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A House Constructed on Principles

2/15/2015


Villa Savoye, a monstrous structure in reinforced concrete, designed by Swiss architects Le Corbusier and his cousin Pierre Jeanneret, was built between 1928 and 1931. Its visual language is iconic of the ‘International Style’ and Corbusier’s five points of architecture (pilotis, roof gardens, free-plan, ribbon windows, free-fa├žade). The villa derives its reputation in the world of architectural and design history, primarily due to its radically innovative, breaking-away-from-the-past aesthetic. The analogy of houses as machines for living, boosted the ideas of humanism and the belief that man is, in fact, the centre of everything that exists and the tapping of human potential can result in substantial progress. The appearance of the Villa Savoye was unconventional and its indifference seemed appealing initially.   

In an attempt to rid architecture of Classicism and any references to it, Corbusier created a set of principles that would set his buildings apart from earlier buildings. He contrasted the massive solidity of earlier buildings, with slender pilotis that created the illusion of spacious, airy, uncluttered living. Highly ornate window frames were replaced by horizontal strips of openings, devoid of any attention-seeking borders or frames. In other words, he rejected the generic, stylised Classical boxes and created a module to clone buildings in a manner befitting the modern age- the generic, stripped-of-embellishment box. To break away from one style, one had to create another one. 

In ‘The Ten Books on Architecture’, Vitruvius says that the three most desirable and vital properties of any built structure are firmitas, utilitas and venustas (solid, useful and beautiful). People interpreted and developed these ‘principles’ into rigid, tangible elements, the repetition of which conditioned a general, public expectation of buildings to appear a certain way. It didn’t matter what the purpose of the building was- a bank, a post office, a governmental institution, a residence or a hotel- every space was marked by columns, domes, a raised entrance, lavish decorative elements and a pediment squeezed in, somehow. Earlier, the ‘problem’ was one of marking civilisation, ancestry and tradition, for which, the sciences and geometry were looked upon. Symmetry, balance, unity and proportion were the answers to doubt, disbelief and a lack of confidence. 

Architecture of the Classical age was a result of politics and the need for approval seeking from the masses. The eye determined what pleased it and since there was no precedent to compare, it trained itself to seek harmony, unity and balance in repetition. The power of kings was symbolised by the solidity and sturdiness of built forms, apart from their towering scale. Even today, architecture of the Classical era, creates awe and appreciation for precisely the same reasons. However, one must take note that the buildings we often discuss when talking about the Classical age, were largely for public use. We talk about temples, palaces and market places. We seldom talk about houses in which subjects lived. Architecture, like any other science, has a typology that dictates its relevance. It would be absurd to re-create a building of the past today, as well as to recreate a building for a purpose not originally intended for it.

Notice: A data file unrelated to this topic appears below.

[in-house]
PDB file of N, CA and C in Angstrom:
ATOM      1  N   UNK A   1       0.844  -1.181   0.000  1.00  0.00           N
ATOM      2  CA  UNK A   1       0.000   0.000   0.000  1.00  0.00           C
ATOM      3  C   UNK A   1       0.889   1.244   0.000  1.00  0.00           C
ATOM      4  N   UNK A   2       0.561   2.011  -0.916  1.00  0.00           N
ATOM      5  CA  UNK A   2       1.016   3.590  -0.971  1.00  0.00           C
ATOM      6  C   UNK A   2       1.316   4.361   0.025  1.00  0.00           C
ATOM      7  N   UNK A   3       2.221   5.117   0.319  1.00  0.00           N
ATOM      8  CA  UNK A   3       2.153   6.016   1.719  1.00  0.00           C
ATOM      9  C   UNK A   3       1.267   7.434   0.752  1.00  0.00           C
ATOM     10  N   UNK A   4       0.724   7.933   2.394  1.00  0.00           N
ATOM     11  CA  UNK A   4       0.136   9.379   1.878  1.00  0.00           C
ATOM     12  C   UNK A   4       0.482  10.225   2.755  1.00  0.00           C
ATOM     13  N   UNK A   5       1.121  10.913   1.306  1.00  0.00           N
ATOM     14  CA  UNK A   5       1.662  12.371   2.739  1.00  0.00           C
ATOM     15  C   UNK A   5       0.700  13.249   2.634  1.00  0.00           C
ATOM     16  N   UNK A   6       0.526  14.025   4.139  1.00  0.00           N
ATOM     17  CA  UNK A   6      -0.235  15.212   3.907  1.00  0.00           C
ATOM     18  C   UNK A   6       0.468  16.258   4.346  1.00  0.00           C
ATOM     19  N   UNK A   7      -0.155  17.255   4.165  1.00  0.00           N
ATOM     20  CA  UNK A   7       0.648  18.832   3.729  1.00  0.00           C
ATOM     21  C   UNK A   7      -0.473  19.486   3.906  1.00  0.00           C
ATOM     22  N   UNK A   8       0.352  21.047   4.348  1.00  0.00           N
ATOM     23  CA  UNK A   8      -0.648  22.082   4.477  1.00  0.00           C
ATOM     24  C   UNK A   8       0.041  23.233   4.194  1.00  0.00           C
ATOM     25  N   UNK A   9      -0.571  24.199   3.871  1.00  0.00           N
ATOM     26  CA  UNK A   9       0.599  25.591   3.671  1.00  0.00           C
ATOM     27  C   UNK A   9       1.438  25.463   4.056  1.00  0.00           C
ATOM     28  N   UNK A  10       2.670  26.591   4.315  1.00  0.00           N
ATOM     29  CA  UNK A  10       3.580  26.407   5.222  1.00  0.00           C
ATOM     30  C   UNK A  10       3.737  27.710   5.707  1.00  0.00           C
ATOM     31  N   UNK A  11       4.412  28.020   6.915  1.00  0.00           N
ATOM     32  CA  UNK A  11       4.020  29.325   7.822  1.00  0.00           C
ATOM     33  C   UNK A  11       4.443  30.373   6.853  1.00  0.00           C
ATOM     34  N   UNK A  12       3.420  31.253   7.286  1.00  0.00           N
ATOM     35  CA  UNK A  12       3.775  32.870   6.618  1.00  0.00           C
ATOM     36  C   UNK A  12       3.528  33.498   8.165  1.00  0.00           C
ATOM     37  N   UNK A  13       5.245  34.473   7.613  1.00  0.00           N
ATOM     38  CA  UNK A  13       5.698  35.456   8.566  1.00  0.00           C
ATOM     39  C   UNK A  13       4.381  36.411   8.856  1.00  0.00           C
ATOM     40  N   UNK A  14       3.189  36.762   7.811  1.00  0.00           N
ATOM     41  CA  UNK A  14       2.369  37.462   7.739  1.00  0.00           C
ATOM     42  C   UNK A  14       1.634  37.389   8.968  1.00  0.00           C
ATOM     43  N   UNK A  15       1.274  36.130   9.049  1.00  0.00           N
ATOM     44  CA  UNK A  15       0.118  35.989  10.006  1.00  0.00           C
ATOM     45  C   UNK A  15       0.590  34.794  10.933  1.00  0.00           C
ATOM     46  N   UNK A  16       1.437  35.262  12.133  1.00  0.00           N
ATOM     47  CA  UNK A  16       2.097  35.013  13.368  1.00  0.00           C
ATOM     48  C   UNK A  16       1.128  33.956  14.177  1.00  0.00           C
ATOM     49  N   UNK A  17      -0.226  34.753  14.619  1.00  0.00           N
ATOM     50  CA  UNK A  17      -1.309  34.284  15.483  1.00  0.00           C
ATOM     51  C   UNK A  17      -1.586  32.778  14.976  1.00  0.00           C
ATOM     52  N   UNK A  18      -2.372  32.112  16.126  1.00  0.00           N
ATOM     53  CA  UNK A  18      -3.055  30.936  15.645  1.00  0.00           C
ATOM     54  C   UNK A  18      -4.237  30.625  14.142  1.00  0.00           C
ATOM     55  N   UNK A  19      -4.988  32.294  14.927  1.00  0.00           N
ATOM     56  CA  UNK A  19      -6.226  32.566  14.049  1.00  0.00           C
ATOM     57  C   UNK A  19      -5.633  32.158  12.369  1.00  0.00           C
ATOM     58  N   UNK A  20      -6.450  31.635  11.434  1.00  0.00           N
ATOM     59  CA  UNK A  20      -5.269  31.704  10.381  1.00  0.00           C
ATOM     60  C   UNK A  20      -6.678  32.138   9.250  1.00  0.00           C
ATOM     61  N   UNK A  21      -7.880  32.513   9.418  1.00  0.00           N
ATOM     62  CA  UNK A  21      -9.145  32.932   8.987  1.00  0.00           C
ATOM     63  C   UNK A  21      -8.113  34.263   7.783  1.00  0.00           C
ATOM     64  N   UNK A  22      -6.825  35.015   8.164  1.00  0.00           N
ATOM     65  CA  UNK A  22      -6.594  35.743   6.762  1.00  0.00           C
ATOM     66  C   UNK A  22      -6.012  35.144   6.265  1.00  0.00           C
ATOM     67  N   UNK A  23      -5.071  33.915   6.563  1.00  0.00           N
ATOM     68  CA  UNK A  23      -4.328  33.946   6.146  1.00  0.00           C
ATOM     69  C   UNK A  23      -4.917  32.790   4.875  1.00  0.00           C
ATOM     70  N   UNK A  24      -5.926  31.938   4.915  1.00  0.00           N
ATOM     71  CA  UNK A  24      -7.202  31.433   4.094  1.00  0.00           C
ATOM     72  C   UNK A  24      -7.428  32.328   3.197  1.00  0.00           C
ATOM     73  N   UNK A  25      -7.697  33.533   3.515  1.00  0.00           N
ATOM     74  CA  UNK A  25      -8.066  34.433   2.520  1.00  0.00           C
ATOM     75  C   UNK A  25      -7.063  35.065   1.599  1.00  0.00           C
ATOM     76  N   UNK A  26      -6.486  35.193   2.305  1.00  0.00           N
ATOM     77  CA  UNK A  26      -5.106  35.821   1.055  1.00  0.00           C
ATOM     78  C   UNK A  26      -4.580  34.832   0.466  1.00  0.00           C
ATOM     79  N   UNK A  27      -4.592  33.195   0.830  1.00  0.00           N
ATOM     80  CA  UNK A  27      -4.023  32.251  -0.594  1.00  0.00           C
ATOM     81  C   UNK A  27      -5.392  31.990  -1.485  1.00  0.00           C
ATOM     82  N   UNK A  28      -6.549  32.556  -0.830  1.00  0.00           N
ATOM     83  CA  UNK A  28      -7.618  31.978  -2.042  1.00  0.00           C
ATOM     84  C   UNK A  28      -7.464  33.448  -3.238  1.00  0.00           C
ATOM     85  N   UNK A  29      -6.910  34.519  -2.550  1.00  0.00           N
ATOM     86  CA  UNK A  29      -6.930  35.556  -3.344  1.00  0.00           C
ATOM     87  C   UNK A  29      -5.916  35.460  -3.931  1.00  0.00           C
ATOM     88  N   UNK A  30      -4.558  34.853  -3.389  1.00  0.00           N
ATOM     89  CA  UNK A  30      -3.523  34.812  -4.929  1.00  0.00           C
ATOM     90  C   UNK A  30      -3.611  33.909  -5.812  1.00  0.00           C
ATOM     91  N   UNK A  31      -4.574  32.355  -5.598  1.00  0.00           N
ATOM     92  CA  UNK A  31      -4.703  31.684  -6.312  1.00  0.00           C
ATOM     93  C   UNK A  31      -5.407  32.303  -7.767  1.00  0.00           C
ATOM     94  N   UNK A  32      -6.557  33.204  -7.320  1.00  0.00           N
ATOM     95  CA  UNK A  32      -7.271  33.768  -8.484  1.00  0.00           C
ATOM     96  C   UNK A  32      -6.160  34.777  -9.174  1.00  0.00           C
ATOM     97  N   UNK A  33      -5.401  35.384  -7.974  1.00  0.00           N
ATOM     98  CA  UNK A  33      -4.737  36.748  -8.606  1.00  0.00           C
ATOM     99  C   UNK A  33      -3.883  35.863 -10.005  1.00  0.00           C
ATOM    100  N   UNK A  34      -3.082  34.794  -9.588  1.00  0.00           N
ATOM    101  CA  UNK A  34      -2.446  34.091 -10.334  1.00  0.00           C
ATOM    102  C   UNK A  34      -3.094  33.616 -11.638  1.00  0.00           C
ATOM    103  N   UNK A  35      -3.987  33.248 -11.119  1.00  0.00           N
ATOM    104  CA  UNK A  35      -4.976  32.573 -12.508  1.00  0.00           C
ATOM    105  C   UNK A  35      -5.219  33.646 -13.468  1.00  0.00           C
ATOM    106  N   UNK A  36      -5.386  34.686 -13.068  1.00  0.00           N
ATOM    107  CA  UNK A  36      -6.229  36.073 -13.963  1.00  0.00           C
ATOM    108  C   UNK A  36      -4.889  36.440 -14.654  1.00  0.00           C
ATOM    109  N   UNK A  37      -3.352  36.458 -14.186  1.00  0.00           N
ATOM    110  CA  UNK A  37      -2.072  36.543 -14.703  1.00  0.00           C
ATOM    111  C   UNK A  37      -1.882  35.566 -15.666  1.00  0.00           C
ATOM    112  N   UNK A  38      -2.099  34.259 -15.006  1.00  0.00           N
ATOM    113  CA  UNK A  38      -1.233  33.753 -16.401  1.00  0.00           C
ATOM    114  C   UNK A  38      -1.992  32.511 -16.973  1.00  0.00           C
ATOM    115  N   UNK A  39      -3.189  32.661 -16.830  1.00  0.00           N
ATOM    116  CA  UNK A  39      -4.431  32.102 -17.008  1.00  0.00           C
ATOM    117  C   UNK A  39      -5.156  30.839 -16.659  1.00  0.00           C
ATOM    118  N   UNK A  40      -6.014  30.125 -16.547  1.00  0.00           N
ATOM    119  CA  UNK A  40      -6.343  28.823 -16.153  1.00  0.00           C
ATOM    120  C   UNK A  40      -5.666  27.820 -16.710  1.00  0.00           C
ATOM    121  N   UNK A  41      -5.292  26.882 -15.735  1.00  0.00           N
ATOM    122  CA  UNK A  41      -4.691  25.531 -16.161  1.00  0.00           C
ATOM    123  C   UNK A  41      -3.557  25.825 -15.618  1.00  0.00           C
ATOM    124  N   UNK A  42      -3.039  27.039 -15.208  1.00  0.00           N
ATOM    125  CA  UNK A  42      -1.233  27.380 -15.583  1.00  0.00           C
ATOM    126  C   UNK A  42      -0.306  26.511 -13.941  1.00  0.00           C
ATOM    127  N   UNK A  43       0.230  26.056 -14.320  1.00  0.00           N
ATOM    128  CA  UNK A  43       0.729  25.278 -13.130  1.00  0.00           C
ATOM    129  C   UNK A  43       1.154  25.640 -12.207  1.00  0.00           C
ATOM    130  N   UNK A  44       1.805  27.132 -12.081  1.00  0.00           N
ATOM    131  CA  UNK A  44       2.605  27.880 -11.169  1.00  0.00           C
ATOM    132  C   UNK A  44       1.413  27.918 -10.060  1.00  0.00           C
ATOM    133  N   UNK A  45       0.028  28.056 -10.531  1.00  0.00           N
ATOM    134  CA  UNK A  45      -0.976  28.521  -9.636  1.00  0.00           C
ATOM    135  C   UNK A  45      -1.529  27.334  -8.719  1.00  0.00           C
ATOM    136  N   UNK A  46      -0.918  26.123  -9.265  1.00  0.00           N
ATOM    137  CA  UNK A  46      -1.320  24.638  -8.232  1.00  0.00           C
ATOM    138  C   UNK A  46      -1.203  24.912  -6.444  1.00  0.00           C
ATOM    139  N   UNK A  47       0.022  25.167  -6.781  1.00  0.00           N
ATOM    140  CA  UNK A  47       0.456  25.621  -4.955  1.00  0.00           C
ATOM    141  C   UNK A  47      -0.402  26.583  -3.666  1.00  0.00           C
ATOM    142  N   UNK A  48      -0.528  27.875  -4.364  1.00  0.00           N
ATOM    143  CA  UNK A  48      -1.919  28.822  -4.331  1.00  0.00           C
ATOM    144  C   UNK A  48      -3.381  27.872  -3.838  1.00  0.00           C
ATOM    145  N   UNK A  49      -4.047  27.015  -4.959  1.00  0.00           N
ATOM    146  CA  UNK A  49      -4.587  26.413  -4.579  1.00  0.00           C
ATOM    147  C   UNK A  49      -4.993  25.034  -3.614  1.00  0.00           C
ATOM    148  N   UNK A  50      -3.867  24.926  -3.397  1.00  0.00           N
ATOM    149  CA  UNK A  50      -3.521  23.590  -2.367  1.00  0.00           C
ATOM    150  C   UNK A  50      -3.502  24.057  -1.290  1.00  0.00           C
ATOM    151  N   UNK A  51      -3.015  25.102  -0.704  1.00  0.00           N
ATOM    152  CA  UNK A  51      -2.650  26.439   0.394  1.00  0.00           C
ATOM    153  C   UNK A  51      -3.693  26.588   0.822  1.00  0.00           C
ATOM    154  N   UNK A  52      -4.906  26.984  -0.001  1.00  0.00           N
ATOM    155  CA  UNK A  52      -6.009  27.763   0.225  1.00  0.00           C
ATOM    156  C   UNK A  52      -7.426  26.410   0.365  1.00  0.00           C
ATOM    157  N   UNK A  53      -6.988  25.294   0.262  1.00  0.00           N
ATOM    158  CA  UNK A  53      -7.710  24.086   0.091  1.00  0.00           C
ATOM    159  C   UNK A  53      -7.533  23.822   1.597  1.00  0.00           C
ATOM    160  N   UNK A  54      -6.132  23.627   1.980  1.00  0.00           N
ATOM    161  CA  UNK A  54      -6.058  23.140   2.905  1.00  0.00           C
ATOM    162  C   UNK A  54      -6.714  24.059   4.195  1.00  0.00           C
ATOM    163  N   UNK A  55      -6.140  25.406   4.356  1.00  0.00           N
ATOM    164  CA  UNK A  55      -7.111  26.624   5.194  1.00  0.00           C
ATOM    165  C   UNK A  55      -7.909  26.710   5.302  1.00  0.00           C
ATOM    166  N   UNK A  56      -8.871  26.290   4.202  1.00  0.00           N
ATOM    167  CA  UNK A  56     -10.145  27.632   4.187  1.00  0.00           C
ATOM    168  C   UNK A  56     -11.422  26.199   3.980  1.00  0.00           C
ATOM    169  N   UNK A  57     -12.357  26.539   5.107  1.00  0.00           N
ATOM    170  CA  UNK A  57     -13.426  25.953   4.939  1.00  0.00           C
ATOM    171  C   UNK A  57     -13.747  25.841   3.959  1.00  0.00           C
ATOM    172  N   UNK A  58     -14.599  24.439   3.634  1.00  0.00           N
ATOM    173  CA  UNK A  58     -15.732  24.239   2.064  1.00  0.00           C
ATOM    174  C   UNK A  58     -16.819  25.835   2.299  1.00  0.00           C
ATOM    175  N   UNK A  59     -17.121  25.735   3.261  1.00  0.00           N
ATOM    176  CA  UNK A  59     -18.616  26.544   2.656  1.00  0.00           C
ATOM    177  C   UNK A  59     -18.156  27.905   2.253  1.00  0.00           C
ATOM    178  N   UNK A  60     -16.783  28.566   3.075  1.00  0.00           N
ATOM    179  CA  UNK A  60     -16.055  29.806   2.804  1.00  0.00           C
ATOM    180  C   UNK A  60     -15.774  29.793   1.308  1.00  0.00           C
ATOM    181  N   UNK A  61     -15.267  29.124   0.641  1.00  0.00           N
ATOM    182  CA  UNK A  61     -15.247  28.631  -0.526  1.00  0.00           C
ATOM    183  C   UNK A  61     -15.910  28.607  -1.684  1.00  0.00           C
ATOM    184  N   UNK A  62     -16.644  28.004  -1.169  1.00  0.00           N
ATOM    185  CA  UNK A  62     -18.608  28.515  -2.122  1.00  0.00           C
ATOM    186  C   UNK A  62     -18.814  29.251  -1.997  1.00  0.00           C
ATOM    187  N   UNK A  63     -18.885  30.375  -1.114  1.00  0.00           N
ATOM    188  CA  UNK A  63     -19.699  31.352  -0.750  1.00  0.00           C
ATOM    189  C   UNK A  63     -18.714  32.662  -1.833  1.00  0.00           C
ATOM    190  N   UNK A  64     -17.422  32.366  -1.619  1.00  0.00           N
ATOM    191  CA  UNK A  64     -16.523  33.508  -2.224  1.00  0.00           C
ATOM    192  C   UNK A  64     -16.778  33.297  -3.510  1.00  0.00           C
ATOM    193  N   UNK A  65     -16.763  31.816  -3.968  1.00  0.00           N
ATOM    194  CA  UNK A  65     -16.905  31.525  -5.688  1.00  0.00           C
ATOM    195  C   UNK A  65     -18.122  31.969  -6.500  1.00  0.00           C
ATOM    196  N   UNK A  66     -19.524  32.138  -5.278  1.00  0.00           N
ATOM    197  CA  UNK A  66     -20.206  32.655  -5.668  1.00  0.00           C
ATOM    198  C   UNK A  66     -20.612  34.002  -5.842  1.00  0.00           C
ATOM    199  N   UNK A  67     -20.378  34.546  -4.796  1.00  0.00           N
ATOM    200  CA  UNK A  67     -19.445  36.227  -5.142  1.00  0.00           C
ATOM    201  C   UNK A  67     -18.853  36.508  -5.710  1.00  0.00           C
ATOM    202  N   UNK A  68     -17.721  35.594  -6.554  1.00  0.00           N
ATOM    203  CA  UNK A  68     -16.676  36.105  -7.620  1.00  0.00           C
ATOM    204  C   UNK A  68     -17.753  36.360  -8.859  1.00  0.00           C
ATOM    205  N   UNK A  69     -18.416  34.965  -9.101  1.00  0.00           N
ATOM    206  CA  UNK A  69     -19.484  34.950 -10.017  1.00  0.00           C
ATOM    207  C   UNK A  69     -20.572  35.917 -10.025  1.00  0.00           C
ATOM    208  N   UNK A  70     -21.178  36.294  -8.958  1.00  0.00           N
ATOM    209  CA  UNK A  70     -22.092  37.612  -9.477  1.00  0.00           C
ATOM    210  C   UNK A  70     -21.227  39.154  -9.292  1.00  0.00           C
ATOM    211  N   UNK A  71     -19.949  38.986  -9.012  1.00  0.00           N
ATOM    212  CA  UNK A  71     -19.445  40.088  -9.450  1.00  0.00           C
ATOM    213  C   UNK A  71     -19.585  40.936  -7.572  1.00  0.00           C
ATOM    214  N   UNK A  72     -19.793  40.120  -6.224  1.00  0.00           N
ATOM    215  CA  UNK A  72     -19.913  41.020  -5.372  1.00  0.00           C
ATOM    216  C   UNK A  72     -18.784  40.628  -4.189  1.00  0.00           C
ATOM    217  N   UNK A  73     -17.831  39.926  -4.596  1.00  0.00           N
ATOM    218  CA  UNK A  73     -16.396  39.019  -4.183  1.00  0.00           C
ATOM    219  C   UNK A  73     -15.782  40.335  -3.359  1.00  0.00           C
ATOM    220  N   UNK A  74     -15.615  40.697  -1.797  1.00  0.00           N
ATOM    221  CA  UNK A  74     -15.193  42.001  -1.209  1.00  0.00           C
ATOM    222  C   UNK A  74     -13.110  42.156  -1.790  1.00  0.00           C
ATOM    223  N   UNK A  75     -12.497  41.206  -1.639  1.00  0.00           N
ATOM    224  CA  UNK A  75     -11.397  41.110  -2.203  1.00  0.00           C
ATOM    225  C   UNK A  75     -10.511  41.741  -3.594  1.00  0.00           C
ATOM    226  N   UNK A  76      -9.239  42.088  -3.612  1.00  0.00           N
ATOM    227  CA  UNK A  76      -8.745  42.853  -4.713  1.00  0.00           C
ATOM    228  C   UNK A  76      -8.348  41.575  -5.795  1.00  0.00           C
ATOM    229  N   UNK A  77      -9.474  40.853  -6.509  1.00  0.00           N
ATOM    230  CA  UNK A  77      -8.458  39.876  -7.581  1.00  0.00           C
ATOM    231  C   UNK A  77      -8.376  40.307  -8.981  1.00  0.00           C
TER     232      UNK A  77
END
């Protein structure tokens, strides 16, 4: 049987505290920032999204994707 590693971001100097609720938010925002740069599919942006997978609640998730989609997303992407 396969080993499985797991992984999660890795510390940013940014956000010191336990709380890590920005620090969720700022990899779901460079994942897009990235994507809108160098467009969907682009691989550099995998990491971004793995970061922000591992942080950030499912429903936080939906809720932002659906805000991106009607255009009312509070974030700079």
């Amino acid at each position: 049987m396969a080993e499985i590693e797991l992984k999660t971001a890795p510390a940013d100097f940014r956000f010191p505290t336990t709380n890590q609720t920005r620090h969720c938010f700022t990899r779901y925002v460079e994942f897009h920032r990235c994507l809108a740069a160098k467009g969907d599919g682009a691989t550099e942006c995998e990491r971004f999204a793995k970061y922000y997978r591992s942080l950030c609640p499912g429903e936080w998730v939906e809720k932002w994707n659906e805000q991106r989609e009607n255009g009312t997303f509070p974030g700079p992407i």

The aesthetics of the Villa Savoye are subjective. However, its purpose as a dwelling for people to grow, nourish and nurture is highly questionable and a step back in the evolution of architecture. Man has addressed his need for accommodation in a variety of ways in the past, the earliest being caves. The cave was a perfect habitat to protect one from unfavourable weather, wild animals and any other disturbances. When the most basic needs of our shelter are addressed, then, we seek sensual stimulation through tangible and intangible experiences.    

It is rather difficult to conceive of man in the centre of the universe, controlling nature and advancing towards the future with science and its developments when the roof of your house is leaking and your rooms are flooded with water.   

Cite this article:
"A House Constructed on Principles" 2/15/2015. ArchitectWeekly. Accessed .
"http://www.architectweekly.com/2015/01/a-house-constructed-on-principles.html"
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